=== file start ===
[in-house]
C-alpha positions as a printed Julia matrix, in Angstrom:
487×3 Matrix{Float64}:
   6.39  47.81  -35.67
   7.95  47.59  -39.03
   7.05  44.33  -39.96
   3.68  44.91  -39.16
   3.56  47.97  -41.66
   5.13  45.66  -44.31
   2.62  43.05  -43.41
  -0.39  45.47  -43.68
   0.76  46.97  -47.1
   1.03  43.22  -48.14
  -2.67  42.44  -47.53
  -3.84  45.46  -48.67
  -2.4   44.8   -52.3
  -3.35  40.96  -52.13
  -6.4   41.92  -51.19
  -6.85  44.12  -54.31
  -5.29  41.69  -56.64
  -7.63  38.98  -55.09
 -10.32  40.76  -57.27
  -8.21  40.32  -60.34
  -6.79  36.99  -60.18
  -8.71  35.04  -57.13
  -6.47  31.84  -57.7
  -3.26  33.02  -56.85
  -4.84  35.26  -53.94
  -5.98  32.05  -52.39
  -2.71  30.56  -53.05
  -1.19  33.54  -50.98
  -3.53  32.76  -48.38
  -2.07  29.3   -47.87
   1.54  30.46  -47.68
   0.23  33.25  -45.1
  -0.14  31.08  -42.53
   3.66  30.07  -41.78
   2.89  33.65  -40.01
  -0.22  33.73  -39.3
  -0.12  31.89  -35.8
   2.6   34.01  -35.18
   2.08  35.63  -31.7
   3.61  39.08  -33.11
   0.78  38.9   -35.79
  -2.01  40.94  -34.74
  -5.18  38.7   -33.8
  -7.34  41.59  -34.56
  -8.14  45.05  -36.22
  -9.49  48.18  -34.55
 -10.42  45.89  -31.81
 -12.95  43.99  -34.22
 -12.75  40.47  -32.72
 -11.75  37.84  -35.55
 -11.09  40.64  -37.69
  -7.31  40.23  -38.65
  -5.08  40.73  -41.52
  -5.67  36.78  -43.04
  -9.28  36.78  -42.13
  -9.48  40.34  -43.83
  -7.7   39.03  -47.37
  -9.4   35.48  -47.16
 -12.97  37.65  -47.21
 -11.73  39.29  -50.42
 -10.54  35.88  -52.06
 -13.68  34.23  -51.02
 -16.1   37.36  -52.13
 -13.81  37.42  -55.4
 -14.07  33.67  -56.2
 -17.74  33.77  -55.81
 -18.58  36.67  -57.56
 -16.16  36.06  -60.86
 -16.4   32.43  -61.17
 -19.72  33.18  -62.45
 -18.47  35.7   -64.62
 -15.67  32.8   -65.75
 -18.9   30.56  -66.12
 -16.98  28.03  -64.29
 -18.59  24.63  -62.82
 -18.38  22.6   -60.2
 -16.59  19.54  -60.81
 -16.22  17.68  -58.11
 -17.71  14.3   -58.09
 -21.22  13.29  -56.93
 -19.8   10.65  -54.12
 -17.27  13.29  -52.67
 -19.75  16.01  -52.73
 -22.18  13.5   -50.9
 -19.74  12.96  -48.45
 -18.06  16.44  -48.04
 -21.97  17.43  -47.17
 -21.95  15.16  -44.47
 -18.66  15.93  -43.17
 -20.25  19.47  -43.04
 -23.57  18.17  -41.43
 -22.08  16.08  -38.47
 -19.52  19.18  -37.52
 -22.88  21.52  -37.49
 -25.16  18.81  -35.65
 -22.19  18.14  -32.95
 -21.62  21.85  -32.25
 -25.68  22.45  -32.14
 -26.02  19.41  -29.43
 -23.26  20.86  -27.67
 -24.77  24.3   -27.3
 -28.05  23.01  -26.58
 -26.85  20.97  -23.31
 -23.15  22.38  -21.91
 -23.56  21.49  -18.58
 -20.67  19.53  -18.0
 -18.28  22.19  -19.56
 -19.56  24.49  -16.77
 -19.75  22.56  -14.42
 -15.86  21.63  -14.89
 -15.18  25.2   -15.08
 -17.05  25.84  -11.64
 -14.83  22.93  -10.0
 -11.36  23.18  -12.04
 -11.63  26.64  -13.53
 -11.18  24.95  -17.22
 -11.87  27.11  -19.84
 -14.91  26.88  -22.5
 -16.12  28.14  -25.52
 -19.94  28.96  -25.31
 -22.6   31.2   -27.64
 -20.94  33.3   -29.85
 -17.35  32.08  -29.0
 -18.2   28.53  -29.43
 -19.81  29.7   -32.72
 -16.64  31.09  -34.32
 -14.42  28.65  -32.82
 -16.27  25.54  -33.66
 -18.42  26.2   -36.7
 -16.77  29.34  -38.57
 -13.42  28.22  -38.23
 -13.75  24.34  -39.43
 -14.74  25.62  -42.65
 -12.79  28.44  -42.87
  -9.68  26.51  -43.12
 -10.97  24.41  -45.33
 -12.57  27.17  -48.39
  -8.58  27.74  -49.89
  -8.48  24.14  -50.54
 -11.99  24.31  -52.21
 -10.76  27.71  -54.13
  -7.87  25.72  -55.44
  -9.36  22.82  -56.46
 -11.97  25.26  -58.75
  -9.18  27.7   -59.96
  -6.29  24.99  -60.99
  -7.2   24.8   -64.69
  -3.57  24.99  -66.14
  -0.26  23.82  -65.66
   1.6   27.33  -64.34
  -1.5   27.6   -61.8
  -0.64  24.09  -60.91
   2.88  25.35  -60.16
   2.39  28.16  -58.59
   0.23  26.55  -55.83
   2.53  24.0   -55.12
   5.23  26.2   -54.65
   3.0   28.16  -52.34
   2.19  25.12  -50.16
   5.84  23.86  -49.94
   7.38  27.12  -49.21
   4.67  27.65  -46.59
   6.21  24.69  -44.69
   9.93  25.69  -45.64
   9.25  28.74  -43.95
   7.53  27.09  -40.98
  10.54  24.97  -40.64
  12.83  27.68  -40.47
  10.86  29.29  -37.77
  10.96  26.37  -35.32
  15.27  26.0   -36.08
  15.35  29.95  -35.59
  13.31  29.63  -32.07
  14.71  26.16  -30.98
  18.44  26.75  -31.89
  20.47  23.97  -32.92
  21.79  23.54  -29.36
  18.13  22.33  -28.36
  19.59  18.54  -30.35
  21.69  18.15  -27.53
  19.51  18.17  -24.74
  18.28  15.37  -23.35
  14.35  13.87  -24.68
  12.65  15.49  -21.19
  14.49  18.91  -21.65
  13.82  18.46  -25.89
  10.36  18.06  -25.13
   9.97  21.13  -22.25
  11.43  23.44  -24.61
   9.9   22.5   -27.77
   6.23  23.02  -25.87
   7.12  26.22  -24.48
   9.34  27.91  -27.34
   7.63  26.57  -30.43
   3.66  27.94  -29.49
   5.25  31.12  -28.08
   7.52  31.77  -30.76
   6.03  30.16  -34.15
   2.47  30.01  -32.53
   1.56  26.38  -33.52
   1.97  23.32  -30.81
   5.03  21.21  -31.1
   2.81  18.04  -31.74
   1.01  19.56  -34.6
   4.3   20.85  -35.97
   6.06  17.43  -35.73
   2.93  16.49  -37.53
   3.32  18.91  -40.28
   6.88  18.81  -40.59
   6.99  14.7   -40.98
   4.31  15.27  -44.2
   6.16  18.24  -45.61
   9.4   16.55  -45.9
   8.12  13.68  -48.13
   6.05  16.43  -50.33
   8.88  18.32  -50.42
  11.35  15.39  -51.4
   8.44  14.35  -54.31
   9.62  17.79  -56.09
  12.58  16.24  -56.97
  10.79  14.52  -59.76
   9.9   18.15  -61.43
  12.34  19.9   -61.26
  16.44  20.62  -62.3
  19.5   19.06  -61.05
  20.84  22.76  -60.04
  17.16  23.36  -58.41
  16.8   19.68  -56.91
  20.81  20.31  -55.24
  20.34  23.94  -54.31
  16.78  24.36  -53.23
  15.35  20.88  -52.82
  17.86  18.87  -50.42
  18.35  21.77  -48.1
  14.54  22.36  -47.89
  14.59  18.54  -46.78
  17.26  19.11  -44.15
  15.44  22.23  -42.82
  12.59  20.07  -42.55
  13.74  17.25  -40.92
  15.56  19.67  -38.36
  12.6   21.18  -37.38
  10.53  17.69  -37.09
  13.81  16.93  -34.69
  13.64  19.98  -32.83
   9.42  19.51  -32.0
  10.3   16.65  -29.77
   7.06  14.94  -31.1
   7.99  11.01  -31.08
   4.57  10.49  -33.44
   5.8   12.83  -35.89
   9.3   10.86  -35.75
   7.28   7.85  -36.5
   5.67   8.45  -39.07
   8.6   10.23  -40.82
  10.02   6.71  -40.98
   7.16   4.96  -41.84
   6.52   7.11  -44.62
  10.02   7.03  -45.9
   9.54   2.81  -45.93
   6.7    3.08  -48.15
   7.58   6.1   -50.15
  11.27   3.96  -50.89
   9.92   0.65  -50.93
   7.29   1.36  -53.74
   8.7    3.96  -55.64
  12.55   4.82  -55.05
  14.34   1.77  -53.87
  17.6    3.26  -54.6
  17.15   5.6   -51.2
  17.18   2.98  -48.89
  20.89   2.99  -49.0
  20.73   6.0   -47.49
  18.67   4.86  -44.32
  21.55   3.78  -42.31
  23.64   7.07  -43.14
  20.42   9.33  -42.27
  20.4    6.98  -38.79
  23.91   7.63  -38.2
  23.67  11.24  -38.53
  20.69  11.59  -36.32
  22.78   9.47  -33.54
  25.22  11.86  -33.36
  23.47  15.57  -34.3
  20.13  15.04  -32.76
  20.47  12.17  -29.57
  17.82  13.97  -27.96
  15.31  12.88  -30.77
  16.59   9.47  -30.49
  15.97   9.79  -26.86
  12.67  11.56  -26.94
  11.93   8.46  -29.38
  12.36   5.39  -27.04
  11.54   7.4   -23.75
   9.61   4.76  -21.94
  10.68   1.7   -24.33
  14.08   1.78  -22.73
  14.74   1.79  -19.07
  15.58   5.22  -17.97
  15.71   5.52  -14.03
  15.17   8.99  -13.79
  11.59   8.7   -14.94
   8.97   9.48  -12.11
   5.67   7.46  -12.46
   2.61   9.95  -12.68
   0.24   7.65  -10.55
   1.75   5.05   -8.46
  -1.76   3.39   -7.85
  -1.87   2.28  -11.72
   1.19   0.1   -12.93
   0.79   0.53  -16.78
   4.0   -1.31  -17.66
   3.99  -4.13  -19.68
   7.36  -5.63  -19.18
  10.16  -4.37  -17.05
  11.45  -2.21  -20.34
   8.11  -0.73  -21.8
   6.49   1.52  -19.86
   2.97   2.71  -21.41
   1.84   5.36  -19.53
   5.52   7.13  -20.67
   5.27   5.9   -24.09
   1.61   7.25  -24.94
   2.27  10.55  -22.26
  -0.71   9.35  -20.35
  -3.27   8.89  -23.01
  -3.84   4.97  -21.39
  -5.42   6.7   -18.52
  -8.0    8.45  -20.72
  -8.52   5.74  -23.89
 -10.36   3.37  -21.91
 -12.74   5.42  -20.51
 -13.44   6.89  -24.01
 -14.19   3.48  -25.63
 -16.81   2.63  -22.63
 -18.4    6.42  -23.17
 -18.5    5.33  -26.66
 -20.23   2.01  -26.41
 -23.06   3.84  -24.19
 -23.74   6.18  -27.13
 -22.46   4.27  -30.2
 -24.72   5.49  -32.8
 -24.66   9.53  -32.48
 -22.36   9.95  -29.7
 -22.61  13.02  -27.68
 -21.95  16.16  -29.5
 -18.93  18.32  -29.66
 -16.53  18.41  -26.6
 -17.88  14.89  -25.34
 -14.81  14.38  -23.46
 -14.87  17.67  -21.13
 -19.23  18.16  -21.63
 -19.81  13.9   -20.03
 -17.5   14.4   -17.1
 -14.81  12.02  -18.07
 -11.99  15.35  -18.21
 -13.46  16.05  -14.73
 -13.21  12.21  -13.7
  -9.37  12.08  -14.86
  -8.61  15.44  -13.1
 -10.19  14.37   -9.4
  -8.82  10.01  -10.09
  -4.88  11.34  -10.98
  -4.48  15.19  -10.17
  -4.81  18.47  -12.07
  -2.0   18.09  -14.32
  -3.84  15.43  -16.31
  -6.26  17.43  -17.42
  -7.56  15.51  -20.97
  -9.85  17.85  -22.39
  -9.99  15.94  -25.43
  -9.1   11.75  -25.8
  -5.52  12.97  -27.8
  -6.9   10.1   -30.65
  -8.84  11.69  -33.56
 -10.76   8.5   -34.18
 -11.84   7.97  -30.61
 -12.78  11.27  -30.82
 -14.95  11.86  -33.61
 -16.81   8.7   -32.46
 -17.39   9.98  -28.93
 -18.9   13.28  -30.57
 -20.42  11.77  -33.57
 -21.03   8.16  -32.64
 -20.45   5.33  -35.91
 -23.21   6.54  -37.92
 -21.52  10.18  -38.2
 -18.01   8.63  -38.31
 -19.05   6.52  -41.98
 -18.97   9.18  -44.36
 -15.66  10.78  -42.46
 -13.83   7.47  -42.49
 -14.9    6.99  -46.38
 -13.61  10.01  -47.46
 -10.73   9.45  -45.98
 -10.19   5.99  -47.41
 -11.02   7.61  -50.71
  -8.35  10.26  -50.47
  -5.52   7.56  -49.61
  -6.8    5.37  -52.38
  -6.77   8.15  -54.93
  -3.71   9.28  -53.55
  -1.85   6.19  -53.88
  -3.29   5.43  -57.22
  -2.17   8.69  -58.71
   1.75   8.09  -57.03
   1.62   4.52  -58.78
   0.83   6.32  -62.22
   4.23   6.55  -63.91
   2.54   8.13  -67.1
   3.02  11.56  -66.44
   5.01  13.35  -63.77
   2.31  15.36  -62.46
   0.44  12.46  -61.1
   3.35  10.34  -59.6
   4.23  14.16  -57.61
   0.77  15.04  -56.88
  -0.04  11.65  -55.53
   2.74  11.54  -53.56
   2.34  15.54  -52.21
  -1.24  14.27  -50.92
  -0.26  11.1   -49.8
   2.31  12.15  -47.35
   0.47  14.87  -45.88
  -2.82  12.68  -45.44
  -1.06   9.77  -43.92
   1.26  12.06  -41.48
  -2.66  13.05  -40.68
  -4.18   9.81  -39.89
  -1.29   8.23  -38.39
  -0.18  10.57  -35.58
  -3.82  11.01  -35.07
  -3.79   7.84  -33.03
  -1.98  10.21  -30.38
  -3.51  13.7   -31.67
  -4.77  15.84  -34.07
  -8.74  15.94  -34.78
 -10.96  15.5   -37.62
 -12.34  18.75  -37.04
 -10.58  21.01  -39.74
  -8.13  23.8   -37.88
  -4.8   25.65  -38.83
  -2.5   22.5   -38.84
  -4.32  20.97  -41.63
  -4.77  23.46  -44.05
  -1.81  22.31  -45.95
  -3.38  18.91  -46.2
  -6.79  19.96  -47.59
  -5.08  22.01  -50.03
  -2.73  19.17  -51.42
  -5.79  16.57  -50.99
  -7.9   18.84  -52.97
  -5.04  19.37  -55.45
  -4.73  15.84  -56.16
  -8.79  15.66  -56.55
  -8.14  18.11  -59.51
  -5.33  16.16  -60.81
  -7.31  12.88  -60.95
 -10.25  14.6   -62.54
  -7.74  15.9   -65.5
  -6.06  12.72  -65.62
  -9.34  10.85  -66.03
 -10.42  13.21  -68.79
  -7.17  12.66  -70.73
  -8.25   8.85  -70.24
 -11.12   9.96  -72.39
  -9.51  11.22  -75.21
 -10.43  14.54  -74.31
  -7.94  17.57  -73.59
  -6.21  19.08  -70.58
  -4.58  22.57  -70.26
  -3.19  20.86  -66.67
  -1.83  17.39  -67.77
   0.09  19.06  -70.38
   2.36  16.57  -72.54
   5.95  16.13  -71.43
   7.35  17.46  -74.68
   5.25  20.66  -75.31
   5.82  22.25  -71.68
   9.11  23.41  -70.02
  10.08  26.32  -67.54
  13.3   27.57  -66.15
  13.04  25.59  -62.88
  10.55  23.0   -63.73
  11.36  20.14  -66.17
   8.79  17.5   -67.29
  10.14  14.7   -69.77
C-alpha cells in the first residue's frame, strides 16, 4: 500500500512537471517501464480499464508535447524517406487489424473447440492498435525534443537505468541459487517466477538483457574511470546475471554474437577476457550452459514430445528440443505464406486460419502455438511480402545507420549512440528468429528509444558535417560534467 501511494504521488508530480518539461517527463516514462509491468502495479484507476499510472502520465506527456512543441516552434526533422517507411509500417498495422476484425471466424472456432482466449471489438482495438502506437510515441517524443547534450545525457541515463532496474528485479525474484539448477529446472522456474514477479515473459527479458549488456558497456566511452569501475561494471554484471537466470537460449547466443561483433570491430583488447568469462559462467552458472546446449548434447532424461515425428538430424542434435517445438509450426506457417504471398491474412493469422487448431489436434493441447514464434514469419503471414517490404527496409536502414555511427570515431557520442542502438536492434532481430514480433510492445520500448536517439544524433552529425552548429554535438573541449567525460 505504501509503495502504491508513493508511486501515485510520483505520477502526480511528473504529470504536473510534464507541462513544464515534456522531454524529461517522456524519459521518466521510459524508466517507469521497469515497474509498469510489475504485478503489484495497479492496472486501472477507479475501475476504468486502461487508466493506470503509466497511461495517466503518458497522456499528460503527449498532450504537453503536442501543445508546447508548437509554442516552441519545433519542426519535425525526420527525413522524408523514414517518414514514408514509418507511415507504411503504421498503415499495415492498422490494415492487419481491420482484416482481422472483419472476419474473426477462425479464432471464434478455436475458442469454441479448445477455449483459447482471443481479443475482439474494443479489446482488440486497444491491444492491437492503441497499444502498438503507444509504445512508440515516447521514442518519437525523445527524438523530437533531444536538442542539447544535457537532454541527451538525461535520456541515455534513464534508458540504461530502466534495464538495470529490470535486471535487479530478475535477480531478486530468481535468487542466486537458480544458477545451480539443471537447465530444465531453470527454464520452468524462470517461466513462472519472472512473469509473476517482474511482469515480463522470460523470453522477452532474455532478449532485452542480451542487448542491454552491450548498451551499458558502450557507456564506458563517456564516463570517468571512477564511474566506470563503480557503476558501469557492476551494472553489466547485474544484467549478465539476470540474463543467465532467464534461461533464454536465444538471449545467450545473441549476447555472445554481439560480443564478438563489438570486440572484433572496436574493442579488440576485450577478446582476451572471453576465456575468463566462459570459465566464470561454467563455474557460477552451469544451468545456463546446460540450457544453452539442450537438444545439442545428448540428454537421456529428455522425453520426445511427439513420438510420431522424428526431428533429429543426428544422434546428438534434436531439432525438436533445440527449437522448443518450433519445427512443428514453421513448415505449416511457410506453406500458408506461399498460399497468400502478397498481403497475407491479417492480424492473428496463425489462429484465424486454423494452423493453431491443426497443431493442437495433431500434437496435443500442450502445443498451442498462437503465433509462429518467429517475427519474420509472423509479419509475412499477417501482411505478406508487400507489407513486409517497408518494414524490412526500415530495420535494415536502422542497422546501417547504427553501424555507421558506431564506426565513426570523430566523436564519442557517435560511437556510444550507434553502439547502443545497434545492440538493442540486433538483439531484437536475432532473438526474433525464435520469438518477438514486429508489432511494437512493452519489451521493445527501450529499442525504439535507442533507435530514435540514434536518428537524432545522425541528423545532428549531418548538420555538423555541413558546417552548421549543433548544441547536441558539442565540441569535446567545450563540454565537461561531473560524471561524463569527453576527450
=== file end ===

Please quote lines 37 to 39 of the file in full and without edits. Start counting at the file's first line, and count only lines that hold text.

   3.66  30.07  -41.78
   2.89  33.65  -40.01
  -0.22  33.73  -39.3